After over 600 appearances with 211 goals to his name, Frank Lampard called time on his Chelsea career to move forward in his professional life. But this wasn’t goodbye, the Chelsea legend promised to return to the club in some capacity.
In 2018, he took up a role as a youth coach at Chelsea to begin his coaching career. A year later he was appointed Derby County manager and almost took the club to the Premier League in his first season in charge. It took elimination in a Playoff final by Aston Villa to stop his side going through.
The following summer, he was appointed as the Chelsea manager and instantly brought a sense of direction, style and hope back to Stamford Bridge. We’ll be analyzing his first season, how he’s set Chelsea up and what he can improve on as he evolves as a coach.
If a lot of you thought Lampard was going to be a pragmatic coach since he played in a pragmatic team (we did) you couldn’t have been wrong. The Englishman has come in and revitalized Chelsea in an attacking sense, choosing to go after his opponents rather than play to their weaknesses.
His team lined up very similarly to how Derby County did under his stewardship, in either a 433 or a 343 depending on certain opponents. After David Luiz left for Arsenal, his central defensive pairing has fluctuated between many players.
Kurt Zouma, Andres Christensen, Fikayo Tomori and Antonio Rudiger have interchanged through out the season centrally. While Azpilicueta and Reece James occupied the right side with Marcos Alonso and Emerson taking the helm on the left.
The midfield two remained consistent with Lampard opting for a Jorginho-Kovacic double pivot with the former being the link between attack and defence. Tammy Abraham led the line brilliantly this season scoring 13 goals being flanked by Willian and Pulisic/Hudson Odoi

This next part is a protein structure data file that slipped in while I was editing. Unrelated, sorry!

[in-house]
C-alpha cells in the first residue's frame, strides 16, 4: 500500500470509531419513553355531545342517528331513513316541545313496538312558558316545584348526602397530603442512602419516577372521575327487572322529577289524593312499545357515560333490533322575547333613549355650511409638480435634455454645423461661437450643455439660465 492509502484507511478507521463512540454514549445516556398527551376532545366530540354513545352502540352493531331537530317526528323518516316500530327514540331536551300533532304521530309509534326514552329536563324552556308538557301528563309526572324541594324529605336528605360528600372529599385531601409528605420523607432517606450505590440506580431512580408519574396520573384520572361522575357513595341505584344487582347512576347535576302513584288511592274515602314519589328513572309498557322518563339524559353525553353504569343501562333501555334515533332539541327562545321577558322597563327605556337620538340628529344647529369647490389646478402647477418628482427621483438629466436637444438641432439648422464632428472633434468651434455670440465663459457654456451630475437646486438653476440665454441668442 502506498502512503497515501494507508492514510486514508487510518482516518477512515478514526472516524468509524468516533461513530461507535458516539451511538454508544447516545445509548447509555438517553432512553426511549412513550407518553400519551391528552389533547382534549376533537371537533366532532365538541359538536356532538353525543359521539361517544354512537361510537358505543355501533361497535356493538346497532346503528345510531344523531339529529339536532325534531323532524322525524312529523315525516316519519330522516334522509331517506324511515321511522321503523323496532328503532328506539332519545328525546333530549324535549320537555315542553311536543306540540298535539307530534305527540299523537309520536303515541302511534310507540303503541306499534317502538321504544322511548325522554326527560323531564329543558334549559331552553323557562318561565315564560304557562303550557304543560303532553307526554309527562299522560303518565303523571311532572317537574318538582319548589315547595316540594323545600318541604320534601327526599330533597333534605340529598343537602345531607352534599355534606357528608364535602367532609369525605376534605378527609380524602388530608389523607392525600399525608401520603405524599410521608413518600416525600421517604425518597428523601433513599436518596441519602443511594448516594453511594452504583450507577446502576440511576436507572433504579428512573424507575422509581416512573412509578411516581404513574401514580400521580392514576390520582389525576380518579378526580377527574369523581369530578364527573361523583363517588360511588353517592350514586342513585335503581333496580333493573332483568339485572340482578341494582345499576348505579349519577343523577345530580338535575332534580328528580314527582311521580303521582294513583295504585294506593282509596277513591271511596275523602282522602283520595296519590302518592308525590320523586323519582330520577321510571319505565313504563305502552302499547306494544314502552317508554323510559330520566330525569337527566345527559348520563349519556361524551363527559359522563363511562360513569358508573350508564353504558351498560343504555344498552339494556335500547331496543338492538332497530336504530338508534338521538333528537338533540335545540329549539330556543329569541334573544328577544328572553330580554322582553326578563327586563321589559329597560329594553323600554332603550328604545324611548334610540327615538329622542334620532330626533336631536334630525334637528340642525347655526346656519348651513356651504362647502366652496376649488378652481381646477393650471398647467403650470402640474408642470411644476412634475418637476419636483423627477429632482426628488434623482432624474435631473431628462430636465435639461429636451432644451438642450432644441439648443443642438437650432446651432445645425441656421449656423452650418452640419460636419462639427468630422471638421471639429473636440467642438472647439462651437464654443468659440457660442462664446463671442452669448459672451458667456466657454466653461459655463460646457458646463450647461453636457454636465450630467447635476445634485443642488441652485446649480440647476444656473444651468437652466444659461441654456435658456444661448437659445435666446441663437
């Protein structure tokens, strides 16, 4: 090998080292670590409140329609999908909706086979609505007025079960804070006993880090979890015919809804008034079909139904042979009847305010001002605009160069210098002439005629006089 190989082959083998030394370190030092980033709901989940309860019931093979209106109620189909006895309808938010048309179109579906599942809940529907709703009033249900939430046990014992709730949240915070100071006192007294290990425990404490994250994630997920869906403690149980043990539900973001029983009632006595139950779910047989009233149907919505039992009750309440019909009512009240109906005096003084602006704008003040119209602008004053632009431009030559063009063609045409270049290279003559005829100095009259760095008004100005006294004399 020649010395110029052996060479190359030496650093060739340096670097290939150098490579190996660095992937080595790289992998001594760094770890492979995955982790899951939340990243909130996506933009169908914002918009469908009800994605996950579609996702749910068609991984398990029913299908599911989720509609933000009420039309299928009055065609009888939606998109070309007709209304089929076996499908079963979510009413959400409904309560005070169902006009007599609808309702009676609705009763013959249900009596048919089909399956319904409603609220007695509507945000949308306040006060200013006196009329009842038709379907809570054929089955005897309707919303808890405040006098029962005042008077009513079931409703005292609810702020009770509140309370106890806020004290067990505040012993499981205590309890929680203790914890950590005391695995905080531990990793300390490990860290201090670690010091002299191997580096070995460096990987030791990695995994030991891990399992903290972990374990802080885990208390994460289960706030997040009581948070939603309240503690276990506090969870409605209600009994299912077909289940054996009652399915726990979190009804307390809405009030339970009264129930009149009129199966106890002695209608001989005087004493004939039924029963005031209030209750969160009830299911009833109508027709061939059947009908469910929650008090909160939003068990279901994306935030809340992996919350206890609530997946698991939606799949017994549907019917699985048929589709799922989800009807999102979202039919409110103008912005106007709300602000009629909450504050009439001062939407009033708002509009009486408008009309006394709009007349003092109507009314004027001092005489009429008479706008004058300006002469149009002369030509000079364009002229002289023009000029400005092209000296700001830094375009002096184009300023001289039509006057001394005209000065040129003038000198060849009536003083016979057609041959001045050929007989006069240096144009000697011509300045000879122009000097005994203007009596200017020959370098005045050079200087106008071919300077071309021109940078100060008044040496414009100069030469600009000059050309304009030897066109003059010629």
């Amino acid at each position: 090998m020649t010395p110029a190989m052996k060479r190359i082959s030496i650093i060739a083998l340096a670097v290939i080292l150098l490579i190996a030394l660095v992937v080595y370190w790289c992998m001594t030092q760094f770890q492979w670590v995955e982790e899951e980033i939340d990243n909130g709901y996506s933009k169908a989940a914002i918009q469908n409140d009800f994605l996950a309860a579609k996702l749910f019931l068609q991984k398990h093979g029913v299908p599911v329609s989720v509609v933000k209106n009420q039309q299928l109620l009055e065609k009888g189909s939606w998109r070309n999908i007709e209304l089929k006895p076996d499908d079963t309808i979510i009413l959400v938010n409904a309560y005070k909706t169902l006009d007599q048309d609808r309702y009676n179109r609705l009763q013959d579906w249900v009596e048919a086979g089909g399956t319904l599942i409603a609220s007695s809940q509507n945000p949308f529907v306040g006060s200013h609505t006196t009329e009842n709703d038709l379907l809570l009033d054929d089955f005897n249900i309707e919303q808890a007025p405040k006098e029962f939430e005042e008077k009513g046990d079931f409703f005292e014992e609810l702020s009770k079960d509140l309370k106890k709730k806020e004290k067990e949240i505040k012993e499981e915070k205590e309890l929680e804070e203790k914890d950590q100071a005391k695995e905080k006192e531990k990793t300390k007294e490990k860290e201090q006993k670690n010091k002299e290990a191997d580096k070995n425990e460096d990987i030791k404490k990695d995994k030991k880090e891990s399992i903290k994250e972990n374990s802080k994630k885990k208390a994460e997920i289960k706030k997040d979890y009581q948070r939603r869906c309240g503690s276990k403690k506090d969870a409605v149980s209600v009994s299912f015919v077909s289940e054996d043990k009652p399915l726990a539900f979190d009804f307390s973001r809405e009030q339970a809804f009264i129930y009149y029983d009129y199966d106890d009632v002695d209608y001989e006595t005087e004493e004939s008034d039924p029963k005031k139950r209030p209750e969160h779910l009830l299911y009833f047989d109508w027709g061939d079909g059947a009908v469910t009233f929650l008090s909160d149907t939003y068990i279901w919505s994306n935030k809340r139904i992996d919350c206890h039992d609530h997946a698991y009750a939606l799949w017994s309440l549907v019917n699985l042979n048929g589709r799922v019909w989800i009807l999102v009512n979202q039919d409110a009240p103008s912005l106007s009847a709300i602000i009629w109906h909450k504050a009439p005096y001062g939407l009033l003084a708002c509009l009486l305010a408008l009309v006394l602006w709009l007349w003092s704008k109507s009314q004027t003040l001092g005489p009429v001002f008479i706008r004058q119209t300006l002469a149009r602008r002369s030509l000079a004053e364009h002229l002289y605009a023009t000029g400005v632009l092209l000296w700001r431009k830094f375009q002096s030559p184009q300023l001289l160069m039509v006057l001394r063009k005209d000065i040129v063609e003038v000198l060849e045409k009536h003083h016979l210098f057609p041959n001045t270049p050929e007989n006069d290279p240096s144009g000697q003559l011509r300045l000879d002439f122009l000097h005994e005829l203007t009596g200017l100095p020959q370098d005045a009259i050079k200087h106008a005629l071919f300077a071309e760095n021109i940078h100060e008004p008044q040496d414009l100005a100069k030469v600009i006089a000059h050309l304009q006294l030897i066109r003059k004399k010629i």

The role behind the striker was given to Mason Mount, the young Chelsea midfielder had spent last season at Derby County with Frank Lampard and had obviously earned his place in the side.
Capable of playing multiple roles in this Chelsea team, Mount has also been utilized outwide owning to his workrate, tenacity and creativity. This was exemplified in Chelsea’s 2-0 away to Spurs earlier this season.
Although hampered through injuries, N’Golo Kante has played his part for Chelsea in some great performances. We’re hopeful of seeing more of the France international the coming season (whenever that happens).
As mentioned earlier, Lampard came out as sort an anti-Mourinho in his approach to the game. His Chelsea is aggressive and attack-minded although a bit naive in some capacity. We’ll be highlighting the manager’s strengths and weaknesses in how he approaches the game in this section.
The two pieces that we’ve managed to pinpoint that are pivotal to how Chelsea play their football: Jorginho and Abraham. Jorginho serves as the link player between attack and defense, with his penetrative passes through the middle and the ability to control the tempo for Chelsea makes him undroppable.
Abraham is someone who resembles Victor Osimhen to some extent. He has the capability to lead the line well, runs in behind the defence and creates goal scoring opportunities for himself through his physicality and frame.
In possession, Chelsea adapts a sort of 2-4-3-1 shape with the Center-backs pushed high up to the halfway line to squeeze any maneuverable space the opposition may have.
Jorginho being the controlling midfielder dictates the tempo, with the fullbacks providing width outwide. Azpilicueta prefers to stay the deeper of the fullbacks as his late crosses into the box are exceptional while Alonso/Emerson maraude forward down the left.
This allows the wide players to occupy the half spaces on either side of Abraham who leads the line. While Mason Mount is given the license to drift into the box AND act as a third central midfielder in build up.